Students, teachers, and teaching have been at the center of controversies since Socrates was accused of corrupting his young pupils. The tradition has continued down to the campus unrest of the 1960s, the “political correctness” flaps of the 1980s and 90s, and has lately been manifested in the pronoun wars at the University of Toronto, where Professor Jordan Peterson has refused to use gender-neutral words (“they,” or neologisms like “ze” and “hir”) in addressing self-identified transgender students and colleagues, to heated reactions pro and con, at the U of T and outside it. Some things never change, especially at prestigious academic institutions.
Beyond the specific issues at hand, it’s helpful to consider why colleges and universities are so often the scenes of such impassioned debate around them. In one sense, this is exactly what post-secondary education is for: to propose and argue complex ideas. A school where contentious points about the arts or sciences weren’t being raised wouldn’t be fulfilling its mandate. Inquiry, hypothesis, and, yes, disagreement, whether in the engineering labs or the English classes, are vital to human betterment. Let the debates rage on.
Secondly, these philosophical contests are usually generated by or among the population most energized by idealism and perceived injustice: the young. There’s an aphorism, sometimes attributed to Winston Churchill, to the effect that “A man who is not a liberal at twenty has no heart, and a man who is not a conservative at thirty has no head.” Universities are crowded with people between the ages of twenty and thirty. Nowhere else are matters of politics and principle so important to so many, who all have so much time to think and talk – and quarrel in coffee shops and dorm rooms – about them. Again, so be it.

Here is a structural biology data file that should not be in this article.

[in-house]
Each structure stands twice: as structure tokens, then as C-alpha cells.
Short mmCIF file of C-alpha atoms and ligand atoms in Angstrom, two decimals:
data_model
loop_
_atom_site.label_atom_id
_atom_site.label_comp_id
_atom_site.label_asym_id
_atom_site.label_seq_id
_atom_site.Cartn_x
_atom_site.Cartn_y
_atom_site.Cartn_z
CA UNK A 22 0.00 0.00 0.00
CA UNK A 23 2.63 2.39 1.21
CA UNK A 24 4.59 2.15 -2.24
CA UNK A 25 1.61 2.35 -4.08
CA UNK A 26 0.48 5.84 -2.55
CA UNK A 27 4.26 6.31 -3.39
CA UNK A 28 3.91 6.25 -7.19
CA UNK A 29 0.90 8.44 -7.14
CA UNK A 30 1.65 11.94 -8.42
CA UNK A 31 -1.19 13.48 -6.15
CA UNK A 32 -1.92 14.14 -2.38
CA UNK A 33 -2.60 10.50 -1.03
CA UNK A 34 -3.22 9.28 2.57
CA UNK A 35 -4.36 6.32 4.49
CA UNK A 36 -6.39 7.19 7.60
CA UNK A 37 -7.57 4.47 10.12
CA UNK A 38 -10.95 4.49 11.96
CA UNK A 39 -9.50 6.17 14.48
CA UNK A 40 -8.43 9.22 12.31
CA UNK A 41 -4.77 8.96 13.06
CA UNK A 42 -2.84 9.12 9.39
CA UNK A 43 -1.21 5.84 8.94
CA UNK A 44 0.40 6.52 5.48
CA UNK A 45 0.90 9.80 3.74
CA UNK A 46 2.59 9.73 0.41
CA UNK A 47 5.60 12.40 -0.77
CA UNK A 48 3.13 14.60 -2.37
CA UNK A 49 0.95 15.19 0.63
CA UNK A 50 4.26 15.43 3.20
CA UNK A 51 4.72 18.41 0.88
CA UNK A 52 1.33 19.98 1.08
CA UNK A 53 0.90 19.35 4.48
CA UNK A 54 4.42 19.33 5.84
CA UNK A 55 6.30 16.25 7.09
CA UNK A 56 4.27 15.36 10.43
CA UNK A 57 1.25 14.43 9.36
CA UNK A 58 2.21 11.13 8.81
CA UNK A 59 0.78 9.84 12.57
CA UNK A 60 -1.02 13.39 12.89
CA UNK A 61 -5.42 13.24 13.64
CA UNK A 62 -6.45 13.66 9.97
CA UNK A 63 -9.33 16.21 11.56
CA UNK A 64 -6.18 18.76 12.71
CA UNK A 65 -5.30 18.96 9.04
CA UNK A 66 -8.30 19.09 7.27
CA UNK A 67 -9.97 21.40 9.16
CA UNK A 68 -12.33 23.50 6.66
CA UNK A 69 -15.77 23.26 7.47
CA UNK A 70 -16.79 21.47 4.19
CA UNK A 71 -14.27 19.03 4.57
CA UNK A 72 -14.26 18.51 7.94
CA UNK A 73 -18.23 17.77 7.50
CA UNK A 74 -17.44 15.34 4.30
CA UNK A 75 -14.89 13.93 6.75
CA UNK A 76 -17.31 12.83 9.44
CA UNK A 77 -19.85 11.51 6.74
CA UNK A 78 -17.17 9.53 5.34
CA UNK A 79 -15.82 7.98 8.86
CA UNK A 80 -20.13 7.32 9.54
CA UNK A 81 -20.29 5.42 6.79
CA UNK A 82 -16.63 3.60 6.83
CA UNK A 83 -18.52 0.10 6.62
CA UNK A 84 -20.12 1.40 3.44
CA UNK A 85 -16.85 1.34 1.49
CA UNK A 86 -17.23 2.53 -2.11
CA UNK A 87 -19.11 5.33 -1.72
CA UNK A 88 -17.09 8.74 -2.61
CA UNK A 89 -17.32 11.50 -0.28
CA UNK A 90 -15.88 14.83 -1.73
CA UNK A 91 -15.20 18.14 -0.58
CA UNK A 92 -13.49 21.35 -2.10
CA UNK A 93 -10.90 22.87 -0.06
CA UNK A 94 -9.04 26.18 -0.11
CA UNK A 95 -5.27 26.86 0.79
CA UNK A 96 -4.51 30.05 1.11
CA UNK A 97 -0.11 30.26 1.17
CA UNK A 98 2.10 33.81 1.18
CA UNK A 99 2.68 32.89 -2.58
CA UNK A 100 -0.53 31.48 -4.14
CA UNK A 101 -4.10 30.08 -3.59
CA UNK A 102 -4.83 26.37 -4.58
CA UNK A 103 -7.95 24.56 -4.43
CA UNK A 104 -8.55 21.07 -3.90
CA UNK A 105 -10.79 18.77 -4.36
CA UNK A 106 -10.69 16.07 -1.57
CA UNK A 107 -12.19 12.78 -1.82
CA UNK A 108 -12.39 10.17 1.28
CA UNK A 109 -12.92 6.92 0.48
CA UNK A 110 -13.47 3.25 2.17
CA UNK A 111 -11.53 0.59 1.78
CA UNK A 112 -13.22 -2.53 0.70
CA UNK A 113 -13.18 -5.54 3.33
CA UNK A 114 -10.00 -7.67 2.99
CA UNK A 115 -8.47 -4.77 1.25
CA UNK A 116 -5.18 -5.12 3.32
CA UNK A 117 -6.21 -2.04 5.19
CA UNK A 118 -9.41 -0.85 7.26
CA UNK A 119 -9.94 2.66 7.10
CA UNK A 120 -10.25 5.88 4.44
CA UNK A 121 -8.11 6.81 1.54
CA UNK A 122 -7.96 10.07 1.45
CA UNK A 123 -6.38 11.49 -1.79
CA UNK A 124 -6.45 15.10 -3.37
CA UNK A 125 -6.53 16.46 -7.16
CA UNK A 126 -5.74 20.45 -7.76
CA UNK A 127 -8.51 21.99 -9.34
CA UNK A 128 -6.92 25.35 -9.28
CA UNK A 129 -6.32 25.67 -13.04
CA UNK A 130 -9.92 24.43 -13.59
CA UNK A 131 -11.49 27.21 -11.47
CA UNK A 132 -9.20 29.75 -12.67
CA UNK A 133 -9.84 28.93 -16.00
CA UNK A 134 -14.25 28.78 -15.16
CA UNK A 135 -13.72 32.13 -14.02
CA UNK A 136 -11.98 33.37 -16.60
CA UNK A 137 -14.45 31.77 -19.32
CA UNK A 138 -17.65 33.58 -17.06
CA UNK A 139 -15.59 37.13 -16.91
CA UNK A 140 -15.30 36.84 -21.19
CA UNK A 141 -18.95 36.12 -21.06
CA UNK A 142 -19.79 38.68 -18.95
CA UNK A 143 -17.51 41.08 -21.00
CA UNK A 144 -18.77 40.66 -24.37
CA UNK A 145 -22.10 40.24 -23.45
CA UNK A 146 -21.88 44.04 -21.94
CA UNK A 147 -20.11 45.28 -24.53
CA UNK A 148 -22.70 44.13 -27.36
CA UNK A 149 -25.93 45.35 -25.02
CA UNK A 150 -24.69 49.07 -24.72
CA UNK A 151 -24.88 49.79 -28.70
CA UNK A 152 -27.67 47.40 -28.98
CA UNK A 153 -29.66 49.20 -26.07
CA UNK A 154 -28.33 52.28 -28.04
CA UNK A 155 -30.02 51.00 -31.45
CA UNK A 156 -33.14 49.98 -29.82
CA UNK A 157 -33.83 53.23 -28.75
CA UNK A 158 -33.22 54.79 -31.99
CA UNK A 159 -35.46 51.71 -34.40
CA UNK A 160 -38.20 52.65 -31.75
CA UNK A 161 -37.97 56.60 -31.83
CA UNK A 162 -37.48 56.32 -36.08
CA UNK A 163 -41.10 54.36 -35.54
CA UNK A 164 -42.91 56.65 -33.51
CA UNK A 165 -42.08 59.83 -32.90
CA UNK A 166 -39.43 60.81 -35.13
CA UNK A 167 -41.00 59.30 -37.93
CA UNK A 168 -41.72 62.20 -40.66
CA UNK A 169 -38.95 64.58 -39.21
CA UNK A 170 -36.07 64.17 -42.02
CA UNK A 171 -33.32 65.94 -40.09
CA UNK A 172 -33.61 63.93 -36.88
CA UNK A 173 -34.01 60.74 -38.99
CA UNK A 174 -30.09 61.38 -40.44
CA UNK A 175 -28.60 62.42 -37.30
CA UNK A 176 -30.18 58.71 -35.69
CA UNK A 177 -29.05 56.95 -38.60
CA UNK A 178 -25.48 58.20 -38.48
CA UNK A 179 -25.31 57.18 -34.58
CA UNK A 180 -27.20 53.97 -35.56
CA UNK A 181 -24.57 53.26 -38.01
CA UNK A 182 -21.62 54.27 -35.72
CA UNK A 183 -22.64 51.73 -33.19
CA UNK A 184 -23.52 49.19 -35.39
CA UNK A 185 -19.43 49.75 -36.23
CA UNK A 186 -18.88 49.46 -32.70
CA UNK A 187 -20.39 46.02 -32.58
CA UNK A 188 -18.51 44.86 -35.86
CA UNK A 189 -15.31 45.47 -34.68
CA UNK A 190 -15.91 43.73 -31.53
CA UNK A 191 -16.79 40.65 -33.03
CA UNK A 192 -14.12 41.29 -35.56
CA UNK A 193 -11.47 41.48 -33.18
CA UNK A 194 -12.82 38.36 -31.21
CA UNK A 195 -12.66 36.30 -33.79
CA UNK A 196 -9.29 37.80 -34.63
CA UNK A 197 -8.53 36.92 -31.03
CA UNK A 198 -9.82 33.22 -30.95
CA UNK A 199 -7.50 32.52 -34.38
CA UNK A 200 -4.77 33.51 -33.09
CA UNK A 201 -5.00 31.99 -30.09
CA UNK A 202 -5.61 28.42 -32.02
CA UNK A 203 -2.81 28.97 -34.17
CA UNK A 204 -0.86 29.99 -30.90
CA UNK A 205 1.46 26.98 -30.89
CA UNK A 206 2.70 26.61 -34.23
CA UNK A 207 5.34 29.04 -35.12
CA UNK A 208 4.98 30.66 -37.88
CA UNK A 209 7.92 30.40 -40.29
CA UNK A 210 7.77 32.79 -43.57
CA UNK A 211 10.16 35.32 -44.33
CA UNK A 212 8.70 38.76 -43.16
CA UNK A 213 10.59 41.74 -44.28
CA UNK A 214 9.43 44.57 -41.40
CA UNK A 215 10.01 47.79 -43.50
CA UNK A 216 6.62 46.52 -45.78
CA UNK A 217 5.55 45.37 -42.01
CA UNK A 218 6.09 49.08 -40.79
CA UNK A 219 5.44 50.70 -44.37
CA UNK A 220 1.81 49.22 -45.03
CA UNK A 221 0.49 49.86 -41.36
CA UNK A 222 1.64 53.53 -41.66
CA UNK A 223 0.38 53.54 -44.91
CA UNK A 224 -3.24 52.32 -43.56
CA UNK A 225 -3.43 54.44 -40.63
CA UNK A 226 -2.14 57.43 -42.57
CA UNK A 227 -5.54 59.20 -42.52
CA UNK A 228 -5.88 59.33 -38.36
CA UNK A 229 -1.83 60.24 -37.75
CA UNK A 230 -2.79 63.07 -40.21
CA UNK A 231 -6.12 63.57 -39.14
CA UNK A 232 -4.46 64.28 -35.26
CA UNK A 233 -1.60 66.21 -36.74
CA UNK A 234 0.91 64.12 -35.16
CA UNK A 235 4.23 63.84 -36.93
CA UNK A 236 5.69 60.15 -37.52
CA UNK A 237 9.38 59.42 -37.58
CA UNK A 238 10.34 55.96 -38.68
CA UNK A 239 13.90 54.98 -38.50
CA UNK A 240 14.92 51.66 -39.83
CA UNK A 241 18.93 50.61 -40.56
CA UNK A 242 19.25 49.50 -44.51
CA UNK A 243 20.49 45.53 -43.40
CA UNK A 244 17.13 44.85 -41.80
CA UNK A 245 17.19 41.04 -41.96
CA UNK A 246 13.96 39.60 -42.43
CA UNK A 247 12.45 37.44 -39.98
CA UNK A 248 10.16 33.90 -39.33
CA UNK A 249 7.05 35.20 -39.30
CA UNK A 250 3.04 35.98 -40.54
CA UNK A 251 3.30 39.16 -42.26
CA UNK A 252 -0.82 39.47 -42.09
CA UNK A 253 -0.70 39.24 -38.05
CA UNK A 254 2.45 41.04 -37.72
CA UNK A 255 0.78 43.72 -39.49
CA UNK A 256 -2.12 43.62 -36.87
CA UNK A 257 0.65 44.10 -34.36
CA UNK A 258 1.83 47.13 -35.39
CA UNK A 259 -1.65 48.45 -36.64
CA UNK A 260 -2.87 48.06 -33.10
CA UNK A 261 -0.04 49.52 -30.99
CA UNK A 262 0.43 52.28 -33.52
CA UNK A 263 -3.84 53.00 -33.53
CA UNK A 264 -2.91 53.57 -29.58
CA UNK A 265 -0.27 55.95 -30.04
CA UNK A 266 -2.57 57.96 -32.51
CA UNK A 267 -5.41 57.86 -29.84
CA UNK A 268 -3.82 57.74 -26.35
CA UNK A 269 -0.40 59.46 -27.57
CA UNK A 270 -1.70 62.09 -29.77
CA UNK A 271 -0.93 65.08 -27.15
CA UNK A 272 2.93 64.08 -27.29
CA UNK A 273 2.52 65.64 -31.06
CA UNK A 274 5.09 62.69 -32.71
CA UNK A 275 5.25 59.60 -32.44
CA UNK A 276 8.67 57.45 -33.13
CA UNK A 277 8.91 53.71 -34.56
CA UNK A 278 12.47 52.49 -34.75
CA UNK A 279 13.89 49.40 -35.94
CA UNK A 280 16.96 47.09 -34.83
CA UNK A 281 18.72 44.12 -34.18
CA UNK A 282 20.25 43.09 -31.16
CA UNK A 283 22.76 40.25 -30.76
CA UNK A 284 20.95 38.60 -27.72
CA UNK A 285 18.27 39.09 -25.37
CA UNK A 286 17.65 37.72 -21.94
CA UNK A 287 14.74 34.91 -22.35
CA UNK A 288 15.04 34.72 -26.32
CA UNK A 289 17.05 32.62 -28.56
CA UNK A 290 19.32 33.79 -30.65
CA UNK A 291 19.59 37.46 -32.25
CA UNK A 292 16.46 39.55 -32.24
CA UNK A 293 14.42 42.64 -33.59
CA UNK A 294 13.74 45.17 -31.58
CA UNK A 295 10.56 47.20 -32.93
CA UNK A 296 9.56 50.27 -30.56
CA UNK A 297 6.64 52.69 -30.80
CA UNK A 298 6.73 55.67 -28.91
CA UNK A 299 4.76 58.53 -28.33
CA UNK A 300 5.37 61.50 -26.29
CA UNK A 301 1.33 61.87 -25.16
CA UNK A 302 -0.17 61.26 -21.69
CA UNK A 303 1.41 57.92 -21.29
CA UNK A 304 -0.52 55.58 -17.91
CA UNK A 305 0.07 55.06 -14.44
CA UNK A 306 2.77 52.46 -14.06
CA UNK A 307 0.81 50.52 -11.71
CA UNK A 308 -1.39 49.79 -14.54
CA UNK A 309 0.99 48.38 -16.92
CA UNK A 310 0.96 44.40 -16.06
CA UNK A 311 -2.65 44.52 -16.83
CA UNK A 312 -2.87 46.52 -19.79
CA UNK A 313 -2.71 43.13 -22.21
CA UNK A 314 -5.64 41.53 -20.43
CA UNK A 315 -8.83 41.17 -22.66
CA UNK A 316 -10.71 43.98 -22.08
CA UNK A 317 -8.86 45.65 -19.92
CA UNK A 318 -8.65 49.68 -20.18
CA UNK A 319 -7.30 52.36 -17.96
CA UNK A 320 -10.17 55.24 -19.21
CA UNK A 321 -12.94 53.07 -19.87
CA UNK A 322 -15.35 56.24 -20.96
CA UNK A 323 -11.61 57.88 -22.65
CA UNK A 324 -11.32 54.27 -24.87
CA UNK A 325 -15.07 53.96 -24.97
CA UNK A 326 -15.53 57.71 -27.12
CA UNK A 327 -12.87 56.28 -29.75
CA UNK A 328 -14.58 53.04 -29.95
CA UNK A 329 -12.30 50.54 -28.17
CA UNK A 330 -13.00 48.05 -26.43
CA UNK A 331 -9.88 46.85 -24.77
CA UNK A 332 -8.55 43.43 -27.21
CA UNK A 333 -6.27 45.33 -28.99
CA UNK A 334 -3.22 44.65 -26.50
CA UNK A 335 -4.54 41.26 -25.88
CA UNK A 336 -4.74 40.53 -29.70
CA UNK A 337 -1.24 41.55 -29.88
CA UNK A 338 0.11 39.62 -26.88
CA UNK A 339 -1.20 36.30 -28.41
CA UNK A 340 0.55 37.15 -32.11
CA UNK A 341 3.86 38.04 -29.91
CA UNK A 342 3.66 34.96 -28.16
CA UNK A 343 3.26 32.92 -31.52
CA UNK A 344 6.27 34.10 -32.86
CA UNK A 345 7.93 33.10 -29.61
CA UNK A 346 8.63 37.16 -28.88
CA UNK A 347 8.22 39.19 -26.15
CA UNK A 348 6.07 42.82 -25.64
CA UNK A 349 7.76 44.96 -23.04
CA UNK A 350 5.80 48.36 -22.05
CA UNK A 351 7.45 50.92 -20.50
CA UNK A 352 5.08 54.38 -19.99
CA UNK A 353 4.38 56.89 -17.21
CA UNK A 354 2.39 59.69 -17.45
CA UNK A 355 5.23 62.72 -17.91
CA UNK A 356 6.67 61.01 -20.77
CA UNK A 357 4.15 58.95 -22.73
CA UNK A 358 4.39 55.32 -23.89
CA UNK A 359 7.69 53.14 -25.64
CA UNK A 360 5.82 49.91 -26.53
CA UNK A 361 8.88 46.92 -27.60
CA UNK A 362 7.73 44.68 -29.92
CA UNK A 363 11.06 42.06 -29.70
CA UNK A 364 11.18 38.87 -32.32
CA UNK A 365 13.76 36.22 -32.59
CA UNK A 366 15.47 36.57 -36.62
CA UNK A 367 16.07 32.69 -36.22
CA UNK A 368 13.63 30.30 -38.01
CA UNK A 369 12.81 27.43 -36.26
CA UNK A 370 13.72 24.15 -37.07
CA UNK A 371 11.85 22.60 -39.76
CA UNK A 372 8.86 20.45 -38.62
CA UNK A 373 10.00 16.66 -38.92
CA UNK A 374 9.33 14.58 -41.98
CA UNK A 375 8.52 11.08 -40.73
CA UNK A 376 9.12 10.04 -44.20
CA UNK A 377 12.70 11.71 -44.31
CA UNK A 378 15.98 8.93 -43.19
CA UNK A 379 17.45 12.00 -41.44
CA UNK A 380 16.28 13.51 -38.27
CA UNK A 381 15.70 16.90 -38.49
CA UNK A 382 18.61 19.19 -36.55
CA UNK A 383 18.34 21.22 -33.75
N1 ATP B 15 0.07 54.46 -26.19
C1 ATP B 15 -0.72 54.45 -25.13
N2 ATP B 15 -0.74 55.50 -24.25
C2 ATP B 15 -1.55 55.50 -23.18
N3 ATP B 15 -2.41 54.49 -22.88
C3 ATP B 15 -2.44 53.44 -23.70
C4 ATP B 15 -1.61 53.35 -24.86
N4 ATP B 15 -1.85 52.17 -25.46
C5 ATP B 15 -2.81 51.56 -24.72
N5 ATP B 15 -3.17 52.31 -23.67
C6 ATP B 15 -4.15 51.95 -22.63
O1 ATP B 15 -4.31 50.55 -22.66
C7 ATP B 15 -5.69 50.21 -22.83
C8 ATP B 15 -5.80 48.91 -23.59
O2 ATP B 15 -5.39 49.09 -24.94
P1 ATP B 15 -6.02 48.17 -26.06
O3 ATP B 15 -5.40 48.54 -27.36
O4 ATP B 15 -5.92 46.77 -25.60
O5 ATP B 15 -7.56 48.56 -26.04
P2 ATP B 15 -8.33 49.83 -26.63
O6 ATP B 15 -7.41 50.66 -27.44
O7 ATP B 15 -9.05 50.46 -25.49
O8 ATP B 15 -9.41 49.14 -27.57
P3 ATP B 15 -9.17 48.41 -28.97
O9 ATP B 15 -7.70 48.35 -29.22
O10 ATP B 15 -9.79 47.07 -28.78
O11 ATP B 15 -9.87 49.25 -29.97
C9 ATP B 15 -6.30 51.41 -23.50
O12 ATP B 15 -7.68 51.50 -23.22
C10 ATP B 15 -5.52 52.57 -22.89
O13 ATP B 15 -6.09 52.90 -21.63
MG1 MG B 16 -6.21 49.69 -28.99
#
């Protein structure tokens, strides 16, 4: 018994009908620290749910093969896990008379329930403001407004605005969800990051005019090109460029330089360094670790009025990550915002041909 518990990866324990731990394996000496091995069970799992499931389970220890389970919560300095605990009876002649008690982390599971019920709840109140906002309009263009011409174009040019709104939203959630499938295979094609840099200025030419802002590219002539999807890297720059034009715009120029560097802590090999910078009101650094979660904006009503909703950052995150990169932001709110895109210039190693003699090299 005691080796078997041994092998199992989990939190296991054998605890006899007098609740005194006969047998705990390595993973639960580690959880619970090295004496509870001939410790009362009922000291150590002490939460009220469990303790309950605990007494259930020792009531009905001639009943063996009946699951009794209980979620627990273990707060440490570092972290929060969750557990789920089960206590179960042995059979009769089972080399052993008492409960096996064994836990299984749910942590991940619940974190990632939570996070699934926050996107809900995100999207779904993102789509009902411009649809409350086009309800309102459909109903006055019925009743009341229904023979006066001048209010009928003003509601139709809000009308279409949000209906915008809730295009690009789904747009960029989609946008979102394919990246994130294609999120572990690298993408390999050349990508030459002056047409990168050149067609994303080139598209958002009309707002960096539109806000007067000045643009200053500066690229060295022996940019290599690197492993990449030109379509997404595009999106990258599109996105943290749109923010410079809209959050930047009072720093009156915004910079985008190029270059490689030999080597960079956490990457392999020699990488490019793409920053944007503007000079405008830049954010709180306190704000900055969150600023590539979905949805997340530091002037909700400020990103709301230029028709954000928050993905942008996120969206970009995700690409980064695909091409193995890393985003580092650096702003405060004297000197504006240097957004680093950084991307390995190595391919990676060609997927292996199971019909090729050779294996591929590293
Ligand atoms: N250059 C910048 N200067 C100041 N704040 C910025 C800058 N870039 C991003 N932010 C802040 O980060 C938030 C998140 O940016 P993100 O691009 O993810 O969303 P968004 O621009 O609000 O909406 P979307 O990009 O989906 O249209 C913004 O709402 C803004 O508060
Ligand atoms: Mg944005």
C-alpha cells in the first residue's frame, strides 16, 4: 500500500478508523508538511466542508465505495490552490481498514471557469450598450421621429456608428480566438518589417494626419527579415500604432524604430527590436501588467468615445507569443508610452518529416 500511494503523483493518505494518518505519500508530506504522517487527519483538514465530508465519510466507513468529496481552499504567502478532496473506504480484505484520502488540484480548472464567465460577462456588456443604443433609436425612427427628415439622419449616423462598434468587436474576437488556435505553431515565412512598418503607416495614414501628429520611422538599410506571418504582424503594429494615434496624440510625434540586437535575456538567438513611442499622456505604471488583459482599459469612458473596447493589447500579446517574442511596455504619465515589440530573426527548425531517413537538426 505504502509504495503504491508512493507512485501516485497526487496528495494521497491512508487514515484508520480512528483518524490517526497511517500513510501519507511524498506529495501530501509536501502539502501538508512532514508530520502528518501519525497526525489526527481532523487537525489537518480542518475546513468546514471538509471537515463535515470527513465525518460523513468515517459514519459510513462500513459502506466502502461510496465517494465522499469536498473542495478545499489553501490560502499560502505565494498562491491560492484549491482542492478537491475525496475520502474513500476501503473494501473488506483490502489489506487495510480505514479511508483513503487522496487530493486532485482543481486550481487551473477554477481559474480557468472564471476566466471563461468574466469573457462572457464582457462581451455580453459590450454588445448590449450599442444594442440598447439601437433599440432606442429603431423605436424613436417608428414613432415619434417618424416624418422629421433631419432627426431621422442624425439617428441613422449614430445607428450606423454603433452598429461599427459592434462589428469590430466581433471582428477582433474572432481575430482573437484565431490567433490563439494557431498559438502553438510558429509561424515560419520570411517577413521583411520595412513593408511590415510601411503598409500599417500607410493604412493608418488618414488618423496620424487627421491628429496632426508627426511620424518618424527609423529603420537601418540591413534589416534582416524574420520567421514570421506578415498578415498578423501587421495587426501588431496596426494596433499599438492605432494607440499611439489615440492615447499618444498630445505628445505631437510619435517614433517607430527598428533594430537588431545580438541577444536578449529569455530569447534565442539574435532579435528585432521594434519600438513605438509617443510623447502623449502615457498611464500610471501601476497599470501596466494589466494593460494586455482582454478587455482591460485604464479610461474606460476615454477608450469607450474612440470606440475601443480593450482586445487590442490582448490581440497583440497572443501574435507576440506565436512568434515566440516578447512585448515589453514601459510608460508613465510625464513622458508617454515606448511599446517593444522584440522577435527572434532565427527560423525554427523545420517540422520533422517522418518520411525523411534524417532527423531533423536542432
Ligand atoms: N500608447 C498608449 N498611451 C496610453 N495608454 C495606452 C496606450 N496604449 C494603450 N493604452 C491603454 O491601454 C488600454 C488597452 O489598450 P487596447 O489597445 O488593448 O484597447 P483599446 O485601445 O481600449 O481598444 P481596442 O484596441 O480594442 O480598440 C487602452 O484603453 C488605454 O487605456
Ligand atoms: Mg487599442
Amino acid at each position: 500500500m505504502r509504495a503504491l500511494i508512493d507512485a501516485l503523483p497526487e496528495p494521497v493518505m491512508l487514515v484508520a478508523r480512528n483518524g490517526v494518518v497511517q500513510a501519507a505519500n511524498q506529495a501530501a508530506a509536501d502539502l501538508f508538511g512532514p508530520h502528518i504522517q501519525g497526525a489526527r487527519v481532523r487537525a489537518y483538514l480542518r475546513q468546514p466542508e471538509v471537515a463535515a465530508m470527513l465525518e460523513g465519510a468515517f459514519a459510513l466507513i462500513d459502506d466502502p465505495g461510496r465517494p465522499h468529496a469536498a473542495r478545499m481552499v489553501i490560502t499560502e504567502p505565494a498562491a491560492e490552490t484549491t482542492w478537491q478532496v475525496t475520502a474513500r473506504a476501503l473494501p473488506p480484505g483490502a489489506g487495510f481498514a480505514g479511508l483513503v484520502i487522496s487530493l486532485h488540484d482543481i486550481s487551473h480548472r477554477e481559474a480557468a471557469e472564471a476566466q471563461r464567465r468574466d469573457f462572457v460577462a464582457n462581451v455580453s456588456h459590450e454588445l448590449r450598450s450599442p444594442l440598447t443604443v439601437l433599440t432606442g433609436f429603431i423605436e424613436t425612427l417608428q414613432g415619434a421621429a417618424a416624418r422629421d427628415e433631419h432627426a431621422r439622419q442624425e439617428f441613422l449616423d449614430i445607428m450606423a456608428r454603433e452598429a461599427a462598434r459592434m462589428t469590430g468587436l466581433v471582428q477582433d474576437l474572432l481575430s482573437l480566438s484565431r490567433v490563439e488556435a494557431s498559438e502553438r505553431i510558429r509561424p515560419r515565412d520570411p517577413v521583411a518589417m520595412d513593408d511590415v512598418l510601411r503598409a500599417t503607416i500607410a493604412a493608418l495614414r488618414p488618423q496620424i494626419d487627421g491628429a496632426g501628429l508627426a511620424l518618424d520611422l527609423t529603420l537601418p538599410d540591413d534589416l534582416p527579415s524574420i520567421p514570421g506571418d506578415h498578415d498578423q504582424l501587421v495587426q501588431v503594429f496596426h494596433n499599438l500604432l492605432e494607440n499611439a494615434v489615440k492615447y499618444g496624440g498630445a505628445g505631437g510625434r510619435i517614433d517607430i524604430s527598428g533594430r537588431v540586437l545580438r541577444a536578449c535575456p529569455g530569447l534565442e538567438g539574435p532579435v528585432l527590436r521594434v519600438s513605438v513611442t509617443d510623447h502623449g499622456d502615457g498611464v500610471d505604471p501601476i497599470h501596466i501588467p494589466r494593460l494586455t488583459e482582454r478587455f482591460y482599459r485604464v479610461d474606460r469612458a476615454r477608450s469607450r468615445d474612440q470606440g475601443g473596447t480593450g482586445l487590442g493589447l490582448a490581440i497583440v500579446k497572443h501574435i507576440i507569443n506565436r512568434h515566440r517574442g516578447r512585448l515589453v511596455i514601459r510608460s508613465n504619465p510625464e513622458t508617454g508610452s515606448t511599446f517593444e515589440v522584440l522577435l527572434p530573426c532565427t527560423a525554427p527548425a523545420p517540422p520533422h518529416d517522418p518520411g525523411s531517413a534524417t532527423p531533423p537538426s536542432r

Lastly, and this is where it gets problematic, campuses are self-contained communities with their own governments, laws, media, and even police. Differences of opinion which go ignored or accommodated in the wider society can be formally adjudicated in the groves of academia. But this possibility – of defining and penalizing offences in ways that are impossible in the outside world – also carries a potential for zealotry. Students can level charges of racism, sexism, homophobia and other wrongs against instructors or classmates, knowing they have a power they could never wield as ordinary citizens; it’s additionally significant that they are not just learners but (directly or indirectly) paying customers, whose protests against a program or professor imply a threat to take their business elsewhere.
As well, colleges and universities are by their nature comprised of the intellectually and economically advantaged, so speech codes, rules of sexual consent, safe spaces, trigger warnings and the like afford children of privilege an opportunity to posture as a vulnerable underclass. It’s that rarefied climate of extreme seriousness and extreme sensitivity that is undermining the value of traditional post-secondary education in the Twenty-First Century. Scholarly dialogue, youthful curiosity, and free thought, which have long made higher learning so beneficial for the cultures which support it, are giving way to orthodoxy, consumerism, and a petty authoritarianism that makes it a crime to say “he” or “she” to the wrong person. Makes you nostalgic for tear gas at Berkeley and Socrates sipping hemlock.